Las Vegas bids to fuel growth by tapping into farmers' water

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The Independent US

Nothing in the history of the American West epitomises the unscrupulous greed and ambition of its settlers more than the story of Los Angeles sucking the water supply out from under the farmers of the Owens Valley in the eastern Sierra Nevada mountains a century ago.

The fertile valley was reduced to a dustbowl so the City of Angels could expand and turn into the sprawling metropolis it is today.

Now history is threatening to repeat itself - this time in the neighbouring state of Nevada, where the insatiable growth of Las Vegas and its satellite cities is sparking a new water war with the farmers and ranchers of the remote and beautiful Snake Valley straddling the border of Nevada and Utah.

Water officials in Las Vegas are lobbying to build a pipeline to carry more than one billion cubic feet of extra groundwater into their city every year, at an cost of $1bn. The pipeline would be the starting point of a larger project to pump almost eight times that much water into Las Vegas from a large swath of central and eastern Nevada.

The motivation for America's Sin City is clear: it has doubled in size in 15 years and is expected to grow faster than any other metropolitan area in the US for two more decades. It badly needs water - for domestic use, but also for golf courses and decorative fountains outside the garish casinos of the Las Vegas Strip.

The new pipeline, officials argue, would provide enough water for more than half a million new residents. (The current population is around 1.6 million.) The downside for the Snake Valley and the neighbouring Great Basin National Park is equally clear, though.

"Rural life itself stands to be wiped out as a result of this insatiable growth of Las Vegas," said Bob Fulkerson of the Great Basin Water Network, which wants to halt the pipeline idea. "Who benefits from that? The people who have always benefited in the West, and that is the barons; the wealthy," he said. "Who loses? The people without the means. It's not supposed to be that way."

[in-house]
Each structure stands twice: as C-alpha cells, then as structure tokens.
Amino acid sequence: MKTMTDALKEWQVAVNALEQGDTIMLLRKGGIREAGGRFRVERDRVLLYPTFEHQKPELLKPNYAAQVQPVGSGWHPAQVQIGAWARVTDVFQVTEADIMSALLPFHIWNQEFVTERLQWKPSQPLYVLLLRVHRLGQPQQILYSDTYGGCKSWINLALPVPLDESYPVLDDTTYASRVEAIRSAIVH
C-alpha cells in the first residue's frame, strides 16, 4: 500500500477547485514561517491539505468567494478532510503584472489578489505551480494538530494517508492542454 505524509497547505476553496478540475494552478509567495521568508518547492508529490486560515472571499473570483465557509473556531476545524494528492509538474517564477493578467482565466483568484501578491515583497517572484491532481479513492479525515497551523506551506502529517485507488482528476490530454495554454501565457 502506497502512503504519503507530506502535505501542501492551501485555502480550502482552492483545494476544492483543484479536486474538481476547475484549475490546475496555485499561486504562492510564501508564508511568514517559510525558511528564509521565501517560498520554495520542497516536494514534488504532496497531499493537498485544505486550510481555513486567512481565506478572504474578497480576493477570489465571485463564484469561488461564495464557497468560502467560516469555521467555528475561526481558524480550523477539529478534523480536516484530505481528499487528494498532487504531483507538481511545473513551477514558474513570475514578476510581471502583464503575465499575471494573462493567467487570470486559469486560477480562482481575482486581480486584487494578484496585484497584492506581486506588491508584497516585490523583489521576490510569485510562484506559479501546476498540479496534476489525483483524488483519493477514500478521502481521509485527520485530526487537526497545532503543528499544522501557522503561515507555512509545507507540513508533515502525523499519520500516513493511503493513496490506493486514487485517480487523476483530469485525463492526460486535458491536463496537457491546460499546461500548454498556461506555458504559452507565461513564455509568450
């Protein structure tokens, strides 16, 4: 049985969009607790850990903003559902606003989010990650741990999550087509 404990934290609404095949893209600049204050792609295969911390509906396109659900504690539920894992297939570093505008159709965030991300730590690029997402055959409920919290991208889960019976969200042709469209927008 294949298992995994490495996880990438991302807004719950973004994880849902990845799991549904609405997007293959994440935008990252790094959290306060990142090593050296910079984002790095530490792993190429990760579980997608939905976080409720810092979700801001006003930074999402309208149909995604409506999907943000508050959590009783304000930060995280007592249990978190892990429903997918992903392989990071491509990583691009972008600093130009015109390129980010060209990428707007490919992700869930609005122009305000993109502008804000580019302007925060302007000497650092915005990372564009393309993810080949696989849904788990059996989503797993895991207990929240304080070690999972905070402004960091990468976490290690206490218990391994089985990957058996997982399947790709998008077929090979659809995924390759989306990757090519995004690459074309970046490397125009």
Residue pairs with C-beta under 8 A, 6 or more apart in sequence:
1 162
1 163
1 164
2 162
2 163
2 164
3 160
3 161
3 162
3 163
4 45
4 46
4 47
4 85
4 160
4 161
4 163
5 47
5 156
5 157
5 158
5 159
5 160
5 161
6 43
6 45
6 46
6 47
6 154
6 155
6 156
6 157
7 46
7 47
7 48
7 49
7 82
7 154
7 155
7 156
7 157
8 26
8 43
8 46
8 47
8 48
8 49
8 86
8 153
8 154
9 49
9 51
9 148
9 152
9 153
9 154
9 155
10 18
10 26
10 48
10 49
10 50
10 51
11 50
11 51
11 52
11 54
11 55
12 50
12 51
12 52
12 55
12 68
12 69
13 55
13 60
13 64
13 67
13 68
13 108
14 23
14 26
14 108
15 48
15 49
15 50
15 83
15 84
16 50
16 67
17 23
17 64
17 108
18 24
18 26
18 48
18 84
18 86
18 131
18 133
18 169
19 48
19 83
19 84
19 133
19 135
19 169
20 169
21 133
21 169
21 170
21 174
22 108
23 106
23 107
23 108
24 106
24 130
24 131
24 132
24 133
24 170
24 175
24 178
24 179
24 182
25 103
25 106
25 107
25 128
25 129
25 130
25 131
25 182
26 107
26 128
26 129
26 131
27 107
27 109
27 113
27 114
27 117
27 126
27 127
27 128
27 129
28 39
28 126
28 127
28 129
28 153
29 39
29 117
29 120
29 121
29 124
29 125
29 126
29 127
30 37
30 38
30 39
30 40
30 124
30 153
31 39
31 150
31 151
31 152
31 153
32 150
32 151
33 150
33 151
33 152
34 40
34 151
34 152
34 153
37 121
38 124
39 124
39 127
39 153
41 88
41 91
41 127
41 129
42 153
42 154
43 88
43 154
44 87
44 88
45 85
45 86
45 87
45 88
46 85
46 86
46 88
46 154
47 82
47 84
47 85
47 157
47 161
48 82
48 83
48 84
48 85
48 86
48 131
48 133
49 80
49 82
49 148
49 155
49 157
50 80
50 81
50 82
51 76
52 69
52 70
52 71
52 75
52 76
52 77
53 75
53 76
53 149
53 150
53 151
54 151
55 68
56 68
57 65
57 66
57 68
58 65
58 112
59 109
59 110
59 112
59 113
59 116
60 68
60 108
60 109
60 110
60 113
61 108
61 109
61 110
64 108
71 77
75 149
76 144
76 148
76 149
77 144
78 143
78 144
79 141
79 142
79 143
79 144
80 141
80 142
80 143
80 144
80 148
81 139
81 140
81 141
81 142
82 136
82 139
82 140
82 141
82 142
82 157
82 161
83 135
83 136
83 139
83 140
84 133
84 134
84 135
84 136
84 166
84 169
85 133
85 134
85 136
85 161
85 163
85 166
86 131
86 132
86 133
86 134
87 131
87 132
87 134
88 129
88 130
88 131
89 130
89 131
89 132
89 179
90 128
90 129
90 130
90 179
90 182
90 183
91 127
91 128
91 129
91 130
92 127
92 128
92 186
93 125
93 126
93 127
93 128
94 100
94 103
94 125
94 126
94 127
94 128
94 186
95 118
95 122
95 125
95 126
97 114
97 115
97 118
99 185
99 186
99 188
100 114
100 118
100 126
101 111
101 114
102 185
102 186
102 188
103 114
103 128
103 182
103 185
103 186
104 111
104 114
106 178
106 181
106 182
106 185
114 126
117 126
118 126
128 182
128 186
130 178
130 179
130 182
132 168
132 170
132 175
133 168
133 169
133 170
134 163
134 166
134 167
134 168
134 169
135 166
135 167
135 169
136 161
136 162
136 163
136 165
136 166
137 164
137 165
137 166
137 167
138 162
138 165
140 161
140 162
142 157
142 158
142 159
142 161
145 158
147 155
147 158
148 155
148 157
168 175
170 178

After a tortuous lobbying process, the only thing still standing in the way of the Southern Nevada Water Authority is a three-week public hearing next month, during which state water engineers will listen to testimony from both sides.

The Las Vegas lobby denies that its actions will suck the land dry. The Snake Valley advocates, meanwhile, saythe inevitable consequence of tapping the groundwater is that it will eventually be drained - killing the livelihoods and culture of ranchers and native Americans and blighting one of the region.Activists argue that Las Vegas, a city with a reputation for excess, would do better to think of water-conservation measures. In other desert cities, such as Phoenix and Tucson, conservation measures have reduced water consumption to around 110 US gallons per capita per day. Las Vegas, meanwhile, consumes about 270 - and aims to reduce that figure only to around 255 over the next 15 years.

"They are irrigating their golf courses and the fountains at the Bellagio hotel with drinking water," he said. "In the desert, people feel that is absolutely immoral. It's turning nature on its head."